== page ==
Elevation–diversity patterns through space and time: ant communities of the Maloti-Drakensberg Mountains of southern Africa

Authors

  • Tom R. Bishop,

    Corresponding author
    1. Department of Earth, Ocean and Ecological Sciences, University of Liverpool, Liverpool, UK
    2. Centre for Invasion Biology, Department of Zoology and Entomology, University of Pretoria, Pretoria, South Africa
    • Correspondence: Tom R. Bishop, Department of Earth, Ocean and Ecological Sciences, University of Liverpool, Liverpool L69 3GP, UK.

      E-mail: tbish@liverpool.ac.uk

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  • Mark P. Robertson,

    1. Centre for Invasion Biology, Department of Zoology and Entomology, University of Pretoria, Pretoria, South Africa
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  • Berndt J. van Rensburg,

    1. Centre for Invasion Biology, Department of Zoology and Entomology, University of Pretoria, Pretoria, South Africa
    2. School of Biological Sciences, University of Queensland, St. Lucia, Queensland, Australia
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  • Catherine L. Parr

    1. Department of Earth, Ocean and Ecological Sciences, University of Liverpool, Liverpool, UK
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Abstract

Aim

Patterns of biological diversity are often investigated across space but little work has attempted to explore the consistency of such observations through time. Here, our aim was to understand the patterns of diversity for a functionally critical taxon, the ants (Hymenoptera: Formicidae), through space and time using an extensive dataset collected across an elevational gradient. In addition, we evaluated the importance of two key postulated drivers of elevational diversity patterns: temperature and available area.

Location

The Maloti-Drakensberg Mountains of southern Africa.

Methods

We sampled epigaeic ant communities biannually for 7 years (2006–2012) at eight different elevational sites. We then used an information theoretic approach combined with generalized linear mixed models to: (1) describe diversity patterns through space and time; (2) assess the importance of different abiotic drivers; and (3) understand how much spatio-temporal variation can be explained by these drivers. Simple regression approaches were also used to test for differences in seasonal variation along the elevational gradient.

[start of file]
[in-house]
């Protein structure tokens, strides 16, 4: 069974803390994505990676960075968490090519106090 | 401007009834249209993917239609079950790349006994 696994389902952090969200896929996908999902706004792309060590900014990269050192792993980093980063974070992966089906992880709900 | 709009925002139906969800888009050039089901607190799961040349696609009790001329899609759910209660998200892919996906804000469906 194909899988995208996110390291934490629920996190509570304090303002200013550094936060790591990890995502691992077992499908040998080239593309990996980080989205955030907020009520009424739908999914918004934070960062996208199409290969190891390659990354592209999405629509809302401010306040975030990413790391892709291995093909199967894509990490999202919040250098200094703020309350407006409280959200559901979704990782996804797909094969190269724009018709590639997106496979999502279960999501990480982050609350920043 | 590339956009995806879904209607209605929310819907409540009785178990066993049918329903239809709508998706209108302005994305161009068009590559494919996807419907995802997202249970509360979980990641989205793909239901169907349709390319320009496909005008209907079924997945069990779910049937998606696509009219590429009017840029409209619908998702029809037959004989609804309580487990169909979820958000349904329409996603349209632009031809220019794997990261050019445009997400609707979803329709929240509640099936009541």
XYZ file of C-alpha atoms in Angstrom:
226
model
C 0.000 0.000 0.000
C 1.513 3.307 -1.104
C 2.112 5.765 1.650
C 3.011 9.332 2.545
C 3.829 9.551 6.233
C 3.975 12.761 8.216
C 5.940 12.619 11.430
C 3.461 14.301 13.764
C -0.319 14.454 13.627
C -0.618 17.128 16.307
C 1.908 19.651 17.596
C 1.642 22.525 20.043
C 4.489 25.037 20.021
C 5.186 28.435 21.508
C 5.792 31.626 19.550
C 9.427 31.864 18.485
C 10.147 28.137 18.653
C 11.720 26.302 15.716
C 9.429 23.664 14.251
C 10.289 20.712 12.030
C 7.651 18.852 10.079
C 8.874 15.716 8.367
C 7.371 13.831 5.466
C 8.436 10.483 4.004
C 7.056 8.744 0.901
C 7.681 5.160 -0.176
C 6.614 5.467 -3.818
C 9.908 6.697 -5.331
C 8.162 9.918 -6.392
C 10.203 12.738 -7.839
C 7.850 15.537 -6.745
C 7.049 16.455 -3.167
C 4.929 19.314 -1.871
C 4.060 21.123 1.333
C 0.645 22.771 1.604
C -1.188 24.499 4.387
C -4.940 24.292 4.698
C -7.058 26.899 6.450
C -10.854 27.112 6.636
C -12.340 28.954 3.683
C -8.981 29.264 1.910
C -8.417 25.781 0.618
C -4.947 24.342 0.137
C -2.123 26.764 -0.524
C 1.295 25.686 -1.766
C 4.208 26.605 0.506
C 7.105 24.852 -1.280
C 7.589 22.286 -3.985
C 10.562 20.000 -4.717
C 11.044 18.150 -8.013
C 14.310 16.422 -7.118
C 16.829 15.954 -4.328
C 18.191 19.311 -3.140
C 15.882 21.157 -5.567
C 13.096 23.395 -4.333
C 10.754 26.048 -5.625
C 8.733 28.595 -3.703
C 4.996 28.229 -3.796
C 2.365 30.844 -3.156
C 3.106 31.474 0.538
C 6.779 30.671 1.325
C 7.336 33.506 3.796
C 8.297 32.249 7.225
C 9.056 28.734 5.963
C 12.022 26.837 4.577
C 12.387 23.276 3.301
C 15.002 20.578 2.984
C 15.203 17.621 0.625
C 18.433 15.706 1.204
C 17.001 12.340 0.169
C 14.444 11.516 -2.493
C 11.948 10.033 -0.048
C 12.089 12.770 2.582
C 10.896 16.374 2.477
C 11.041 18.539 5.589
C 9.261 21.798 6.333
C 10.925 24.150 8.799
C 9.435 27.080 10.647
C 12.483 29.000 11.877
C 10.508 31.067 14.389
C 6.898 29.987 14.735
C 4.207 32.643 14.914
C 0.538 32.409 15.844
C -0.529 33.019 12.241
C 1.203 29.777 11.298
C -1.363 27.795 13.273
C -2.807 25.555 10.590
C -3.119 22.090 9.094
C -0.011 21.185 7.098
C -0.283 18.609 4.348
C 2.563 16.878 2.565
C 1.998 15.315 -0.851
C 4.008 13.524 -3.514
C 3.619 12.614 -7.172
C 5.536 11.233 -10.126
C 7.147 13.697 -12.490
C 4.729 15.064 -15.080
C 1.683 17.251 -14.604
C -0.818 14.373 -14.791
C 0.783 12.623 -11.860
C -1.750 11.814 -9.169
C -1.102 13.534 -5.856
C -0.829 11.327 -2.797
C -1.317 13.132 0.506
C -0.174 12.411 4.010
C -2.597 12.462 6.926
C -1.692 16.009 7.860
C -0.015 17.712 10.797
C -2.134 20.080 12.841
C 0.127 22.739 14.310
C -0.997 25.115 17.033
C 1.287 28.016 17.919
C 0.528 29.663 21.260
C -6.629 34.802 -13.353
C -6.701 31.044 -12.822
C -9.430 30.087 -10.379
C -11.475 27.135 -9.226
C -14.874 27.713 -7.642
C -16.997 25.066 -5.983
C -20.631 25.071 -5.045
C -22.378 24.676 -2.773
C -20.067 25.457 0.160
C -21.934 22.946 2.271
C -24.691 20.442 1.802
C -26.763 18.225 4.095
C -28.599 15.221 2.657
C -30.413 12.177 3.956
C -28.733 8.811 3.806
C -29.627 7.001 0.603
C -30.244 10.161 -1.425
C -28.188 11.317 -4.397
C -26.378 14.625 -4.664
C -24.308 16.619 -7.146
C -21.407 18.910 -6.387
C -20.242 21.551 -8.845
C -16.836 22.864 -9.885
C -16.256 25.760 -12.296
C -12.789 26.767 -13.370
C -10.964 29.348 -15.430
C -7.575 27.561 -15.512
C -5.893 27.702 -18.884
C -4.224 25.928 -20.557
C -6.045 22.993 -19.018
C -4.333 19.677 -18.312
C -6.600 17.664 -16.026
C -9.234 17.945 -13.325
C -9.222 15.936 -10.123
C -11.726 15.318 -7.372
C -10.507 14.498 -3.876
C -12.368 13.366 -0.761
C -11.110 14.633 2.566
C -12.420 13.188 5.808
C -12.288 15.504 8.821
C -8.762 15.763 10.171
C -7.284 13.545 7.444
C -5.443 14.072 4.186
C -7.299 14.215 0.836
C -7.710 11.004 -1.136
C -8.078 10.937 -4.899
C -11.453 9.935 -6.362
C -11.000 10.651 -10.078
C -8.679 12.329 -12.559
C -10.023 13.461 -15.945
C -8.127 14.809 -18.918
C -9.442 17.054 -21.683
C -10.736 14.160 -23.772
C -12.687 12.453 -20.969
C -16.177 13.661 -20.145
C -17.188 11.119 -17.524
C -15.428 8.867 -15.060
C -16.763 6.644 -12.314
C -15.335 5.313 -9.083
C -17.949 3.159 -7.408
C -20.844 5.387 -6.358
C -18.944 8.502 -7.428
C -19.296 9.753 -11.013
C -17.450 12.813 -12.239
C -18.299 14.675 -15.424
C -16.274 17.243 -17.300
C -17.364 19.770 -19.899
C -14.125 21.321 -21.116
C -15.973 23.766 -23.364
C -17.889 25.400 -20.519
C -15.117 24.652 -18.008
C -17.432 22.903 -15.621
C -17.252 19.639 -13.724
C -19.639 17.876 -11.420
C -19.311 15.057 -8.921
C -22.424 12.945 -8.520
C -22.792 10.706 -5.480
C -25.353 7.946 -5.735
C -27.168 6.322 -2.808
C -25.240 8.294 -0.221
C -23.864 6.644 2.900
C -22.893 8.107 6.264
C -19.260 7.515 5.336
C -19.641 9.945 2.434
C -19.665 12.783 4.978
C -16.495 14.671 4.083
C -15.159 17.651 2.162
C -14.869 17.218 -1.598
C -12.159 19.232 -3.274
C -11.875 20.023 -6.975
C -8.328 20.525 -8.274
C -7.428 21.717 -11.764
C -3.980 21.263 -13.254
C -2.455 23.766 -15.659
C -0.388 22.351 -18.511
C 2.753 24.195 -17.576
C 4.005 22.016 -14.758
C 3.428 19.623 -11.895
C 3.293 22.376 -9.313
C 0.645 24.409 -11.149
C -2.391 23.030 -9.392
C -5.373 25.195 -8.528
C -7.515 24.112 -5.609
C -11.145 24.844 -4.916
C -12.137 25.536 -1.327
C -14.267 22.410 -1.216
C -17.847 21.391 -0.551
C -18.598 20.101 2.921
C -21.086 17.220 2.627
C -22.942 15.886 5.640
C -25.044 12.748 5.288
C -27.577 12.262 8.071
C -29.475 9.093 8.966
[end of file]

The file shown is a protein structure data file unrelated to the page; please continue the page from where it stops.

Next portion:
Results

We found clear mid-elevational peaks of species density and evenness measures. Abundance patterns were complex. The spatial distributions of all three metrics changed across seasons and years. Temperature variables had important roles in explaining both species density and abundance patterns, whilst species density was also influenced by available area. In conjunction, we found much greater seasonal variability in species density at low elevations. This variation was independent of differences in species pool size.

Main conclusions

We found patterns of ant diversity that are strongly modulated by temporal change. There was a consistent and strong signature of seasonality on the elevation–diversity patterns of the ants, whilst annual changes throughout the study period had a weaker influence. We conclude that both spatial and temporal patterns are driven primarily by temperature, with only a weak influence of available elevational area. This study is the first to describe the spatio-temporal distribution of a suite of community-level metrics along an elevational gradient and implies that temporal variation should be considered more carefully in studies of invertebrate diversity, particularly with respect to elevation and the mechanisms that may be maintaining diversity patterns.

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